Almost every week since its IPO, Facebook has announced a new development within its advertising strategy. The most important news to come out so far is that Facebook will enter the real-time bidding (RTB) world. Real-time bidding is the process where advertisers and agencies buy highly targeted digital ad inventory in real time, either working with media-buying partners who do the bidding for them, or using self-service technology platforms like demand-side platforms (DSPs) to do the buying themselves.
While details of the Facebook RTB exchange are still scarce, the bottom line is that advertisers will now be able to buy ads on Facebook in real time, targeting users based on information collected outside of Facebook and stored in cookies. For example, a user who visits a website outside of Facebook and "almost" signs up for a product or service could later be targeted on Facebook to encourage him to complete the registration process. To make this possible, Facebook is working with several DSPs, allowing advertisers to better target ads within Facebook. Advertisers that want to test these capabilities will have to work through one of the DSPs in the program.
Brand advertisers are excited about the prospect of using more complete, third-party data to target the 900 million consumers on Facebook -- anything that makes targeting more precise on the world's largest social network is a boon for consumer brands hoping to increase reach and acquire new advocates and customers. But what about B2B advertisers -- do they get in on the goods, too?
In short, the answer is yes. Many B2B marketers use Facebook to connect with potential customers and boost leads, so the shift to RTB impacts them as much as it does B2C advertisers -- and perhaps even more so. Most of the DSPs that "plug into" the Facebook RTB exchange have access to extensive third-party business demographic data. Advertisers that use these DSPs can more accurately target business-focused users on Facebook -- separating the users who only check photos of their high-school crushes from the business professionals who use the platform to research products, network with other professionals, and learn about their sectors.
Until now, the ability to target high-quality business users on Facebook has been limited at best, so the new Facebook RTB exchange could be a boon for B2B marketers. Given this development, what should B2B marketers know about the new Facebook RTB exchange and which steps should they take to get the most out of this new tool? Again, early details are scarce, but here is a first look at what B2B marketers should know about the Facebook RTB exchange.
It's a walled garden -- for now
In its first phase, Facebook RTB will work only within Facebook's ecosystem. That means DSPs can use third-party data to better target high-quality business users within Facebook. No plans have been announced to allow DSPs to use Facebook data to better target ads outside of the Facebook ecosystem, but that may be possible in the future. For the time being, B2B marketers should work with a DSP partner that combines first- and third-party data with Facebook's available data. For most B2B marketers, that means working with a company that has access to a huge set of targeting business demographic data. There are enough business users on Facebook to potentially make this closed ecosystem model valuable to B2B marketers.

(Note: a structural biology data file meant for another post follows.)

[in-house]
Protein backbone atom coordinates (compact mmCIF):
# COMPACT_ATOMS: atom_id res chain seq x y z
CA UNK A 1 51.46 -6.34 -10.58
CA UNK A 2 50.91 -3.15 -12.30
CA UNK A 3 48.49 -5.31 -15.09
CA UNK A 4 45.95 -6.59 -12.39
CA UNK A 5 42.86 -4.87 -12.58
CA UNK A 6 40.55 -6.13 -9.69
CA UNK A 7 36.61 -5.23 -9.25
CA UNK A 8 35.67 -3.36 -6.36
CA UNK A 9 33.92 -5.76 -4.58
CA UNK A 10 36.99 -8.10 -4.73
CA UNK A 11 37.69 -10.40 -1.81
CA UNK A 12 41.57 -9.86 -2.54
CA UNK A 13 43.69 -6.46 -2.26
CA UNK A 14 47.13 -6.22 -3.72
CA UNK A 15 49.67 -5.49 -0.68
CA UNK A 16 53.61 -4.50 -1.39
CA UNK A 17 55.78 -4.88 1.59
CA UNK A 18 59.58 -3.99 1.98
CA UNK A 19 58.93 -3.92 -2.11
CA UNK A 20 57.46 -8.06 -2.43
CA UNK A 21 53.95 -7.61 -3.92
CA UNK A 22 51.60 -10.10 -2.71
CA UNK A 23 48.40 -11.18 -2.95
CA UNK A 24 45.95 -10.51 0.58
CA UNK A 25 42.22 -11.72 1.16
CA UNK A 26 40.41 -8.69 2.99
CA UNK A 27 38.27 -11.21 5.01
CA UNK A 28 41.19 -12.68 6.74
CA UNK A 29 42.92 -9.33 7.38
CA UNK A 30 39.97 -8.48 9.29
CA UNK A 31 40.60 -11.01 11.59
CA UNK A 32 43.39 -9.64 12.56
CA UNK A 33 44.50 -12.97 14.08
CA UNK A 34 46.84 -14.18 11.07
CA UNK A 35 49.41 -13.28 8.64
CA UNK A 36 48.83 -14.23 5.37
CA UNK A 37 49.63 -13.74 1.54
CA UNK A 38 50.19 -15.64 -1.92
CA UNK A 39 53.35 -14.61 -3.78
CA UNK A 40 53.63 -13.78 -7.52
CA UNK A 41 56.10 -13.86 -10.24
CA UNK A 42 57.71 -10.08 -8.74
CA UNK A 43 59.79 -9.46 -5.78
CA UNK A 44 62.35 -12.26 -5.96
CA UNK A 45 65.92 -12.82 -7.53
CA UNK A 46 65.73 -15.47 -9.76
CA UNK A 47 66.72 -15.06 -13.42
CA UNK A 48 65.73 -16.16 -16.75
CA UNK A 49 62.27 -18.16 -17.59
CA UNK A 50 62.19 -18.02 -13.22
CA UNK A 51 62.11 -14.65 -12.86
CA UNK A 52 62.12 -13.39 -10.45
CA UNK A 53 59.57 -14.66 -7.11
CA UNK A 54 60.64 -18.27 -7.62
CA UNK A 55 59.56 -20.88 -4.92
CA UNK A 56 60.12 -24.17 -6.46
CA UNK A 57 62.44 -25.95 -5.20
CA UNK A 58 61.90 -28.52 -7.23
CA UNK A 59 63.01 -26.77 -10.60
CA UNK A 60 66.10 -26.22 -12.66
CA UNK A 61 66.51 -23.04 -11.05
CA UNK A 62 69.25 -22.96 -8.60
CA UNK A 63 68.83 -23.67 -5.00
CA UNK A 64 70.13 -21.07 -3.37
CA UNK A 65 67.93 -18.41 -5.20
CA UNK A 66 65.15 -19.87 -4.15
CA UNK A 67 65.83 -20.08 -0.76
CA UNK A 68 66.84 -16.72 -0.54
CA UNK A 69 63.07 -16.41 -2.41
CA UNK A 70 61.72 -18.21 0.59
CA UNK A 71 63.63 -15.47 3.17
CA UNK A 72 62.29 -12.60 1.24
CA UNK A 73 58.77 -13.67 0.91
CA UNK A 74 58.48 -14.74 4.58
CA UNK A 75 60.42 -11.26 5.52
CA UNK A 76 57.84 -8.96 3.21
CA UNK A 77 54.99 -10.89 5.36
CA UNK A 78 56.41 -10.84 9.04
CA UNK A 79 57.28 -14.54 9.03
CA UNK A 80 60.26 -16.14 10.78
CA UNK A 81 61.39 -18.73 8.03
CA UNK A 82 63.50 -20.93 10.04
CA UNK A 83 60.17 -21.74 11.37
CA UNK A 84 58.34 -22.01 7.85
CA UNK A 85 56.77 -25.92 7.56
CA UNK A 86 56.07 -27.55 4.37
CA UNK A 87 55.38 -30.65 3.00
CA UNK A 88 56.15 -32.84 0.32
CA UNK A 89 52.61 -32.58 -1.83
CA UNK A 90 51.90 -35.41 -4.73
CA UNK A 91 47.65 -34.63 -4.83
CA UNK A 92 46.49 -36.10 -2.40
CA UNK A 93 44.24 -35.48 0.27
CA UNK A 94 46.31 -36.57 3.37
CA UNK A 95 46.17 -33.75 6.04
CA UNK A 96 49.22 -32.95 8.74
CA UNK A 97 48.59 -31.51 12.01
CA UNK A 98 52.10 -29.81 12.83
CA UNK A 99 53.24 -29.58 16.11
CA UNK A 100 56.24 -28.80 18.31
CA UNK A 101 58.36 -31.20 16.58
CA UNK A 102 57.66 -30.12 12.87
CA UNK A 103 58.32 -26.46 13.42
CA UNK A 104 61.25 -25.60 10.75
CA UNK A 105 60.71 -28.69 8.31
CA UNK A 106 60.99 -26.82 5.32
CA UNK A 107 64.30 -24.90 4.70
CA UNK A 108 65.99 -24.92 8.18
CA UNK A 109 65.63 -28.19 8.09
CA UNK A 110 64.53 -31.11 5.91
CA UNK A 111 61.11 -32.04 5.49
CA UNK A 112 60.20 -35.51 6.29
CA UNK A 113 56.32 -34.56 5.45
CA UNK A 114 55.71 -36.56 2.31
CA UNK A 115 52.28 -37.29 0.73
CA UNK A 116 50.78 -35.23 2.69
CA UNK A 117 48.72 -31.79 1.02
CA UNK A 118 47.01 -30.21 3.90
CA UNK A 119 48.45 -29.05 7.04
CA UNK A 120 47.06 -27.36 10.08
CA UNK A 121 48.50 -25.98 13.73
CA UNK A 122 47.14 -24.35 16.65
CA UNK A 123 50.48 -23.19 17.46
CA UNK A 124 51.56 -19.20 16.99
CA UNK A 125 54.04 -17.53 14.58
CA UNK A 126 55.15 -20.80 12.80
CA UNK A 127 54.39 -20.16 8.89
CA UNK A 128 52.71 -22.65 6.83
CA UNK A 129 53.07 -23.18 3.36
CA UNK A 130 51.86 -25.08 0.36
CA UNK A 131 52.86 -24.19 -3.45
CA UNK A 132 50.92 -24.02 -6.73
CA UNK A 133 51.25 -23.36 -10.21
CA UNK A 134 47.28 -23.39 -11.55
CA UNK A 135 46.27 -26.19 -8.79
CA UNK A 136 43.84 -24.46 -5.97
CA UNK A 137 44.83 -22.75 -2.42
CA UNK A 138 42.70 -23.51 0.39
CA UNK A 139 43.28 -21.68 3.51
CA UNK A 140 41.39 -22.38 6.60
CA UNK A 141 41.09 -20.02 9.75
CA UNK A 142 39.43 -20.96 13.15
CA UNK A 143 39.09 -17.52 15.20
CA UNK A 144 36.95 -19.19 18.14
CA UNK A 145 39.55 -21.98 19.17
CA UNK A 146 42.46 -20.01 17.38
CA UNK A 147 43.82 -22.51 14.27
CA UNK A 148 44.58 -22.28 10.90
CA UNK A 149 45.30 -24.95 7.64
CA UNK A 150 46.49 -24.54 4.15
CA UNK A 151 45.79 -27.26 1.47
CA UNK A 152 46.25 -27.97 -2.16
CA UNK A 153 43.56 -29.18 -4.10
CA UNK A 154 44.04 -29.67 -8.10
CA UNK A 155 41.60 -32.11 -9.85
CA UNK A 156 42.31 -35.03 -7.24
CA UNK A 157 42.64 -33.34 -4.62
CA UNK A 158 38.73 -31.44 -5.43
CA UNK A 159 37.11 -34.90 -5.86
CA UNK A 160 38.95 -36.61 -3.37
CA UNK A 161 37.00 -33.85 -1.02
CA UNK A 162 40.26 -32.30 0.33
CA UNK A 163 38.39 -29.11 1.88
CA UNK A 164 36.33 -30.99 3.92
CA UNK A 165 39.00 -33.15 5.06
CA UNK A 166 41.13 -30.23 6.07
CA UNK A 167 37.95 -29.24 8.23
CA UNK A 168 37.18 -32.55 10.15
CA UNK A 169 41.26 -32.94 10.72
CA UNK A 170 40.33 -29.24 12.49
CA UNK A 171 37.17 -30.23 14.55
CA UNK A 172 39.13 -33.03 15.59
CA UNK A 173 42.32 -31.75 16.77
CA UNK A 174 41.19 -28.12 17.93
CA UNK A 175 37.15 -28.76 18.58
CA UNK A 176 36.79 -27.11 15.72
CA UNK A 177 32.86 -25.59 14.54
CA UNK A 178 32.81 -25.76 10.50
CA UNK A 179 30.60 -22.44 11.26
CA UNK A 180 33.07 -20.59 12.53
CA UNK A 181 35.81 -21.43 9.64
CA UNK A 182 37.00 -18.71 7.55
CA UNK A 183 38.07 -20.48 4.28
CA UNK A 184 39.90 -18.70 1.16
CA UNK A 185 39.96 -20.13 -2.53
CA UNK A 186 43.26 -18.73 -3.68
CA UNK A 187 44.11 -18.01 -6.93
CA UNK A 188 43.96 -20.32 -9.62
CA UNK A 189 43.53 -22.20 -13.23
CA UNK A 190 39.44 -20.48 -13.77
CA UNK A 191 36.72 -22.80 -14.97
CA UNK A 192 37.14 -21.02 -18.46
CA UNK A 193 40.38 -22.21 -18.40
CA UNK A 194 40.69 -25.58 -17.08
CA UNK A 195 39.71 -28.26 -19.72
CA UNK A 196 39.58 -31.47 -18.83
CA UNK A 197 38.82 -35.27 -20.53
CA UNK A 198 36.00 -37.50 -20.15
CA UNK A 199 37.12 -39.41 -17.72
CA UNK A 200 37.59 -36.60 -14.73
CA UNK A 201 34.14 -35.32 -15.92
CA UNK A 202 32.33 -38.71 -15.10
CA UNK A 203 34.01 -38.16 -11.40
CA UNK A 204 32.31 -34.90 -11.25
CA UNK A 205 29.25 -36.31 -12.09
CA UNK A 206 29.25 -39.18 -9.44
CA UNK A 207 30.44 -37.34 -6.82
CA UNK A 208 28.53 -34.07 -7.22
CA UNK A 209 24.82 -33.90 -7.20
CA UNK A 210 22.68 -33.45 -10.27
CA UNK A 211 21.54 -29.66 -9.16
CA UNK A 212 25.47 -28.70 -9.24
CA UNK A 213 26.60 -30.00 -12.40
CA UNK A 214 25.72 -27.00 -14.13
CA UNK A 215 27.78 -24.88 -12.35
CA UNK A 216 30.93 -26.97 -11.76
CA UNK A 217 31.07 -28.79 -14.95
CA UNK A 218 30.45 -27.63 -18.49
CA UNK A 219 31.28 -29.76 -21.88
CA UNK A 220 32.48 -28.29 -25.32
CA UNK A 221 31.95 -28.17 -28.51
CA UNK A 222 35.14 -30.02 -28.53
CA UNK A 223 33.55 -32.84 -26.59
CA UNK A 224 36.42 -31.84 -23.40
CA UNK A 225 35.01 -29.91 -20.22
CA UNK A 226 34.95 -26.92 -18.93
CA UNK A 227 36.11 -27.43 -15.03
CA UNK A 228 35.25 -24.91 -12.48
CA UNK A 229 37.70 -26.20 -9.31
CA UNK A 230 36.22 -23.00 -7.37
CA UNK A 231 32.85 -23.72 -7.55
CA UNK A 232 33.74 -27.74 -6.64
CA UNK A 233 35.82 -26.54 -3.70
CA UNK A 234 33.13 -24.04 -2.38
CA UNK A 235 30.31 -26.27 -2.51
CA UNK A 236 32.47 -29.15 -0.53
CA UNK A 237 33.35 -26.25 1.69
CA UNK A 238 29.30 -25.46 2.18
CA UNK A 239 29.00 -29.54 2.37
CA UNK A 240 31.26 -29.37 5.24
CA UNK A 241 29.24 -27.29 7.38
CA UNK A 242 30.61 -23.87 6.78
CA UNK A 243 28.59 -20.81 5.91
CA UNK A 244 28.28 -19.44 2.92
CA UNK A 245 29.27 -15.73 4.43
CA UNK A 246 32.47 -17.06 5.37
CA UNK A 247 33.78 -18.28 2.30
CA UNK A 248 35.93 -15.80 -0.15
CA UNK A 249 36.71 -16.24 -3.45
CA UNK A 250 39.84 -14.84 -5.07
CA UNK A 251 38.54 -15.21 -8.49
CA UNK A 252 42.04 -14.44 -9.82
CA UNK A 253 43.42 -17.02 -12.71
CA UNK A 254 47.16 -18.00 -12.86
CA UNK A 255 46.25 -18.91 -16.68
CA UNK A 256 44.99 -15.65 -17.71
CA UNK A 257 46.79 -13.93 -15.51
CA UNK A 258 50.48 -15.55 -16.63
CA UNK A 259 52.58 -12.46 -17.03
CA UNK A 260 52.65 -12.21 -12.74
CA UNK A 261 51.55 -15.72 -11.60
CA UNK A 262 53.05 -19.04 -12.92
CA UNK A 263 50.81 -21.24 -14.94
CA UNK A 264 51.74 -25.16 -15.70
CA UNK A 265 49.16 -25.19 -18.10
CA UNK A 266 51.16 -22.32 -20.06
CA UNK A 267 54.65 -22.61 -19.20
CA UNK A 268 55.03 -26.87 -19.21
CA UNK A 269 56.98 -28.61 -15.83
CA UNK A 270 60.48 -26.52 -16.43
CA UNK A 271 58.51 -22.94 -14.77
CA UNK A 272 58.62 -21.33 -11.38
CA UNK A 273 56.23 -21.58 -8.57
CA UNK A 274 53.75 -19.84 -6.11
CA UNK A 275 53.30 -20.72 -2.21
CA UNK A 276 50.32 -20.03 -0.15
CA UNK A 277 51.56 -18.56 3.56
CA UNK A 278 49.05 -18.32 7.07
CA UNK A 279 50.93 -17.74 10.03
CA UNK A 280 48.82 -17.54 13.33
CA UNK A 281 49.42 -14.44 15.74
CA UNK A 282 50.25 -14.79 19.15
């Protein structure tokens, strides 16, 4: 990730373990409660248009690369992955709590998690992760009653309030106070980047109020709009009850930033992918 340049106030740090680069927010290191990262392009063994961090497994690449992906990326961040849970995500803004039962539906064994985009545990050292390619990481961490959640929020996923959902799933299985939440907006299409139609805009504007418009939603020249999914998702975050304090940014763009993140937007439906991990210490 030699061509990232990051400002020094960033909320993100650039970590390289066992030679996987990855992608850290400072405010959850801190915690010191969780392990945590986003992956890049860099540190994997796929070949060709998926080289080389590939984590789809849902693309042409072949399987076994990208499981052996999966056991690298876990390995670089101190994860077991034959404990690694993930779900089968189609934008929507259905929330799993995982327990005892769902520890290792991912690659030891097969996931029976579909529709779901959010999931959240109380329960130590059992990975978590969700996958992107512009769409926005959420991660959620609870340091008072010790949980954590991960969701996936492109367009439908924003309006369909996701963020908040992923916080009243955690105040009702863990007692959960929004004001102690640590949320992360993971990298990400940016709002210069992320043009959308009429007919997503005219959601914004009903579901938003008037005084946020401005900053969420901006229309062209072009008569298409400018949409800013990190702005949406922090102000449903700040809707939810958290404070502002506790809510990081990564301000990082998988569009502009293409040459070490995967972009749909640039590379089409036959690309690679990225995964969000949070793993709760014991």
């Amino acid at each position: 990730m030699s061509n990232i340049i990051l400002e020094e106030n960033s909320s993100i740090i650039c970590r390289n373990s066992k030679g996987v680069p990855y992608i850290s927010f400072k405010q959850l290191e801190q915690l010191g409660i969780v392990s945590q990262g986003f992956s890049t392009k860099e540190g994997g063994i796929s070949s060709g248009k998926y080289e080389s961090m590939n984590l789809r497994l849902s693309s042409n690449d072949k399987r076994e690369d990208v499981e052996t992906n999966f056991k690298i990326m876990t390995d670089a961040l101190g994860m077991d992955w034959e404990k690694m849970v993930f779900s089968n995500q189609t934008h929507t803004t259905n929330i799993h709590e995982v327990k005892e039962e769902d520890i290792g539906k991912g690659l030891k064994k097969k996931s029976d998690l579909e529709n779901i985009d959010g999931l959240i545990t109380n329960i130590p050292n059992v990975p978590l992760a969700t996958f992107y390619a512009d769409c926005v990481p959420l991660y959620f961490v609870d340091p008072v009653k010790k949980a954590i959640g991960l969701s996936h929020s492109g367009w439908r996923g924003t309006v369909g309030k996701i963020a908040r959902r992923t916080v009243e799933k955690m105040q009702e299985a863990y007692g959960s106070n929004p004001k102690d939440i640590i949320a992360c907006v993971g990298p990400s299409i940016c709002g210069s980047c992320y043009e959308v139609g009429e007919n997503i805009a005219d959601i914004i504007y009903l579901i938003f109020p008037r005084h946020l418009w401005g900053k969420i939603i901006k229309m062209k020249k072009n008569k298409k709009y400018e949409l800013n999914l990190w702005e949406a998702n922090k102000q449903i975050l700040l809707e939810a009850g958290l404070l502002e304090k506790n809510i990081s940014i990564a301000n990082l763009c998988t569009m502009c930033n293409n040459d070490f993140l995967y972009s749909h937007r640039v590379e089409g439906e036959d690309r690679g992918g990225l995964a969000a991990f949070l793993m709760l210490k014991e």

Measure, measure, measure
Facebook RTB holds the promise of better ROI; targeting business users via third-party data clearly gives B2B marketers increased control to reach their target audiences. And Facebook is a high-quality, brand-safe environment, so marketers don't run the risk of having their ads show up on questionable sites -- which often happens when using RTB exchanges on the wider web. However, Facebook RTB is also a new, yet unproven business marketing channel, and B2B marketers should ensure their DSP partners measure every aspect of their campaigns -- from clicks to impressions to interactions and leads. In particular, B2B marketers should also keep a close eye on how their Facebook RTB campaigns perform relative to their other B2B advertising channels, paying special attention to the quality of leads the ads deliver.
Keep an eye on other social sites
Facebook is the first closed-ecosystem social publisher to offer RTB, but surely all the social giants are thinking about it. Twitter and YouTube may soon join the RTB fray, allowing marketers to target high-quality business audiences on these platforms as well. LinkedIn -- a favorite of B2B marketers -- may begin to allow not only RTB bidding, but also retargeting based on its cookies across the wider web. Though none of this has happened yet, savvy B2B marketers should keep close watch and pounce quickly if these sites announce RTB capabilities.
The advent of RTB as a vehicle for buying and selling ad inventory has injected substantial efficiencies into the online advertising ecosystem and is creating tremendous value for both advertisers and publishers alike. Facebook's move toward RTB is thus unsurprising. Only time will tell if Facebook RTB will drive high-quality, qualified leads for B2B marketers -- but those who take steps now to test-drive the new platform will gain an advantage over slow adopters. As long as marketers approach Facebook RTB with the same standards they do their other digital advertising programs and measure the quality of leads they receive from the platform, there's no reason to not jump on the Facebook RTB bandwagon.
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